Although it may not always feel like it, interviews are a two-way street. They are a great way for a potential employer to get to know you and your working history, but they are also a fantastic way for you to get to know your potential employer and their company.

Here are some questions you may want to ask at the end of an interview:

  • What are the challenges of this position?

  • Can you tell me more about the day-to-day responsibilities of this role?

  • What is the typical career path for someone in this role?

  • What are your top priorities for the person in this position during the first 30 days?

  • What do you think are the most important qualities for someone to excel in this role?

  • How would you describe the company’s culture?

  • Where do you think the company is headed in the next 5 years?

  • Who do you consider to be your top competitor, and why?

  • How do you celebrate accomplishments and achievements here?

  • Is there anything we haven’t covered that you think is important to know about working for yourself?

  • How did you get into this field of work?

  • What do you find is the biggest challenge working here?

  • What do you like about working for this company?

Pre-Interview Checklist A Week Before The Interview

In the week leading up to your interview, do some basic things that will help you:

  • Check the employer’s website for new information that might be relevant

  • Clean and press an appropriate outfit and have it ready 2-3 days in advance

  • Re-read your CV to familiarise yourself with what your interviewer knows

  • Verify that you know when and where your interview is and how to get there

These are small things, but they will be a load off your mind in the future when you might be feeling tense. Taking care of them will eliminate distractions and potentially harrowing mistakes.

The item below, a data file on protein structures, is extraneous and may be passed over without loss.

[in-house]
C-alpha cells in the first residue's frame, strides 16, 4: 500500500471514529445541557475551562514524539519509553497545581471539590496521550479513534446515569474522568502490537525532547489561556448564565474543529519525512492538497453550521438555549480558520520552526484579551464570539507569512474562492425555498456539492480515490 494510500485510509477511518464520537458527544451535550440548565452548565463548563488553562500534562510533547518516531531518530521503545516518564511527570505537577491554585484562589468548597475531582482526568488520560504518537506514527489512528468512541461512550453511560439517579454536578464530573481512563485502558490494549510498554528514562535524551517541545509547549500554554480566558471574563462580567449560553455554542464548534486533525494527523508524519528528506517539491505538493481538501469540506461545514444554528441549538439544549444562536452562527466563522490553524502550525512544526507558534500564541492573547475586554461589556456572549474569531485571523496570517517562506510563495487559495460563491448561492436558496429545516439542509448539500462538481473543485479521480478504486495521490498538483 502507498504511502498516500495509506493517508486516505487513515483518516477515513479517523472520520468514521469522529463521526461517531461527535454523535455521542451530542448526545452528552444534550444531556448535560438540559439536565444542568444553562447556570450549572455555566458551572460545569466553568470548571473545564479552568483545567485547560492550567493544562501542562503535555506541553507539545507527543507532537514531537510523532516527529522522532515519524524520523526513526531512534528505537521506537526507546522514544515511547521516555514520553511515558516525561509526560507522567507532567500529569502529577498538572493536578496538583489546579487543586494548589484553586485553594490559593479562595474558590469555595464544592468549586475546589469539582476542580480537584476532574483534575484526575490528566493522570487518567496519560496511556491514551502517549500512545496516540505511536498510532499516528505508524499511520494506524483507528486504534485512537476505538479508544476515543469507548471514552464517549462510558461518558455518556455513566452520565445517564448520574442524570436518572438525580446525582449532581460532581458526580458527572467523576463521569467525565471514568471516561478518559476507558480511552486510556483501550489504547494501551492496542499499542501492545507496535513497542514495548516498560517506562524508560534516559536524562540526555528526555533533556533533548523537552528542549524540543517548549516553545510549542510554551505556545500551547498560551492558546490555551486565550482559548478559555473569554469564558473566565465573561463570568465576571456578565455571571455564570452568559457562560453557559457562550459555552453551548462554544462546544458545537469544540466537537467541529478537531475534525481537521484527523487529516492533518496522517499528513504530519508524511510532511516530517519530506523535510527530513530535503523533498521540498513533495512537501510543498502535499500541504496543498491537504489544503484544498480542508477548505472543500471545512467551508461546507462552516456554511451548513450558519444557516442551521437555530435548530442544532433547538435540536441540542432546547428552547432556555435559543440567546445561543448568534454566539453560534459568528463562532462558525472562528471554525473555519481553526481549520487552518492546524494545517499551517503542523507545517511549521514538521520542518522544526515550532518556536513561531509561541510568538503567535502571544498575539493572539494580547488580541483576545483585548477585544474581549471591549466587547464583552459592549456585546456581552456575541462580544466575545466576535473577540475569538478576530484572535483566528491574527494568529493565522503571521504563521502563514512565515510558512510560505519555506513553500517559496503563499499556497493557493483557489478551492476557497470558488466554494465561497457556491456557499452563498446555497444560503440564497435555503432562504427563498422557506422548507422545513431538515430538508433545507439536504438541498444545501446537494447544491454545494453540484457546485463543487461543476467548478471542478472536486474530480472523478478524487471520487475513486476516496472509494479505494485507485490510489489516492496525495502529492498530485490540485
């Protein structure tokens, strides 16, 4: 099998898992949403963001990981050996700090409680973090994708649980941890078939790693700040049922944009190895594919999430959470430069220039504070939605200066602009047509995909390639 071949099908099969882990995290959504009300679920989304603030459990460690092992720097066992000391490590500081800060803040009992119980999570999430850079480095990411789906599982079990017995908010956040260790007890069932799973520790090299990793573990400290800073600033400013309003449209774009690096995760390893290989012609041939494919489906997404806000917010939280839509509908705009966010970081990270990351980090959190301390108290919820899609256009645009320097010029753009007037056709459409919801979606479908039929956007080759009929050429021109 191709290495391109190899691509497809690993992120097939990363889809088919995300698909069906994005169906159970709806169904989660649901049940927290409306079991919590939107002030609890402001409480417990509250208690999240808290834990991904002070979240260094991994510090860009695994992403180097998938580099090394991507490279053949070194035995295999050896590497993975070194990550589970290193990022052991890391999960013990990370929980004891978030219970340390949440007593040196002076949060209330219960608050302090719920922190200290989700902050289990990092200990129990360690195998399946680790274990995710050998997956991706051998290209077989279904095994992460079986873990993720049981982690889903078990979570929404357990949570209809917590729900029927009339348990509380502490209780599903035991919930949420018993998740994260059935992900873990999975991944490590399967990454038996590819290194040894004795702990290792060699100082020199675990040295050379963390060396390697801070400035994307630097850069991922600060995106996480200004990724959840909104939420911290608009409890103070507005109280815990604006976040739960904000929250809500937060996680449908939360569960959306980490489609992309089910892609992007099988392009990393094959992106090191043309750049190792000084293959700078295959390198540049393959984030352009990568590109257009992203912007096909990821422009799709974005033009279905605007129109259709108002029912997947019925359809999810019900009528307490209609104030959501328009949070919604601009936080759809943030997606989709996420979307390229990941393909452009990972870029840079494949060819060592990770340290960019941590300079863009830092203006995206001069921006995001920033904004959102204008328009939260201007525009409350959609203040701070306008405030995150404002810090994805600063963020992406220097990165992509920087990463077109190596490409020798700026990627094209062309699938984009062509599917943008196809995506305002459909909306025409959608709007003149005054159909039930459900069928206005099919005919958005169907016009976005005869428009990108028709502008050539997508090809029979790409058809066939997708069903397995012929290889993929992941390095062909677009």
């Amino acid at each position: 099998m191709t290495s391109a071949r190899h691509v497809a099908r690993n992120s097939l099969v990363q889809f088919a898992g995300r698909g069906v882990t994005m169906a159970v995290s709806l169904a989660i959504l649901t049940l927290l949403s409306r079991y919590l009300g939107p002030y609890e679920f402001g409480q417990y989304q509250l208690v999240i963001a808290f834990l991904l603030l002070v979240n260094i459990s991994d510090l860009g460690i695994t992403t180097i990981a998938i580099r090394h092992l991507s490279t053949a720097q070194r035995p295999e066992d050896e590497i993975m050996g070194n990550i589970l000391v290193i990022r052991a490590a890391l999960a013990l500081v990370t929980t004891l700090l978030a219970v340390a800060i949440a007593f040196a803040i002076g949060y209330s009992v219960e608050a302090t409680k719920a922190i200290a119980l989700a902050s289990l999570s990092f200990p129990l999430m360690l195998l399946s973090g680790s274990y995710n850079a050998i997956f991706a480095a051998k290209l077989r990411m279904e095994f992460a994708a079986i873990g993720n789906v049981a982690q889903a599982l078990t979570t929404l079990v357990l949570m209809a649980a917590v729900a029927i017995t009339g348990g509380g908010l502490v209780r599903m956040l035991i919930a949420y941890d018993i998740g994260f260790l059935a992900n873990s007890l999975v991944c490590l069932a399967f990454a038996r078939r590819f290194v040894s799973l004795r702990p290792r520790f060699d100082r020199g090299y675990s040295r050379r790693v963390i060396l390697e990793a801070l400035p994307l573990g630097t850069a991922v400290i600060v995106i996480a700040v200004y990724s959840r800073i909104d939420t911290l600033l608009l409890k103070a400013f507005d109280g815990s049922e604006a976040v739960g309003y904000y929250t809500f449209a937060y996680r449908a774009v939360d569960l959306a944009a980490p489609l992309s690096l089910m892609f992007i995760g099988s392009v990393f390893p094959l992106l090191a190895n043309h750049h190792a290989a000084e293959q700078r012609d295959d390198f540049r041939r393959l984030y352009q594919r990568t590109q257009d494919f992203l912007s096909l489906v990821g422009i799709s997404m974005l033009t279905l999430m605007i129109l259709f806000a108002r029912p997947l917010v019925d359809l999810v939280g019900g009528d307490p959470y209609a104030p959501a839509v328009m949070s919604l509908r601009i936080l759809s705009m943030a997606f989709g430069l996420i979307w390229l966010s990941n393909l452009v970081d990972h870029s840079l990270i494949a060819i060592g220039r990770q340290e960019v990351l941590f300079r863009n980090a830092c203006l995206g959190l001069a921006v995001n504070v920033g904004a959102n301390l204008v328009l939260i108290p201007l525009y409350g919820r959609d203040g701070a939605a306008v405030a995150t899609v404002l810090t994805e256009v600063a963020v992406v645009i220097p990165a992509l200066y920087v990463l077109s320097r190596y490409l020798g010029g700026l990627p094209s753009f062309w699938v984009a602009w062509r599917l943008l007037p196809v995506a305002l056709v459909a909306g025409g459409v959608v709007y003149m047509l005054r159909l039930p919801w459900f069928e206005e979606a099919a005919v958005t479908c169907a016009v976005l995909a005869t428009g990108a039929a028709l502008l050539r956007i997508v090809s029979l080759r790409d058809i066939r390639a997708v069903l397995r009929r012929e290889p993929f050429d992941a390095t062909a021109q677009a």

The Night Before The Day Of Your Interview

Investing time and energy into interview preparation makes everything easier. Much like a university exam, you should not try to “cram” as the day approaches. If you have planned and practised the previous week, simply relax on the day before. This refreshes you and helps your memory.

The day before your interview, verify the time and location. Be sure you know how to get there and how long the journey takes. Print your CV and any additional documents – like letters of recommendation, press clippings, publications, or project information – and put them in a folder. You can leave this portfolio with your interviewers to refer to, helping them remember you.

Get plenty of sleep the night before. Go to bed about an hour early, in case it’s hard to fall asleep as quickly as you usually do. Get up half an hour early so you’ll be able to react to unforeseen events in the morning without rushing. Following your usual morning routine will help you stay calm and centred.

Your preparation is complete. Go forward with confidence knowing you’ve truly done all you can to make your big day successful! Don’t overthink the interview itself: Smile, make good eye contact and listen closely. If you are not sure what a question means, ask for clarification. It is always better to get more information rather than misinterpret what is being said.

Post Interview Follow Up

After the interview, there’s one more thing you can do to further set yourself apart from all the other candidates. Within 24 hours, send a “thank you” letter to your interviewers. It might take you only five minutes, but it can make the winning difference for your job candidacy.

Your letter should address your interviewer(s) by name; verify spelling at the front desk if needed.

Start by expressing gratitude for the interviewers’ time – this is the key point!

Reiterate your enthusiasm, mentioning something you learned in the interview and state that you look forward to hearing from them in the future.

Interviewers can go through dozens of candidates in a week and they appreciate having their efforts recognised. Although it could seem like ordinary politeness, only a small fraction of interviewees will take this step. A handwritten note used to be the norm, but these days, email is acceptable as the best way to make sure your message reaches all of its recipients promptly.

lecture Over

Wow, did you really read all this? Well done, James and Victoria would be proud! If you don’t know what I mean by this, you did not read it all, did you?!

If you have gone through most of this, congratulations you have now given yourself a massive advantage over your competitors! You may be thinking you would like some notes on all this to take away, well we have you covered for that too. Just download our invaluable 'Ultimate Guide to Getting Your Dream Job' and keep it with you all the time to reference. It can really make a difference to just brush up on a topic or cast your eye over it before the interview!


Page Topics Menu

Jump to topics by using these links, or just read on! In this article you will learn: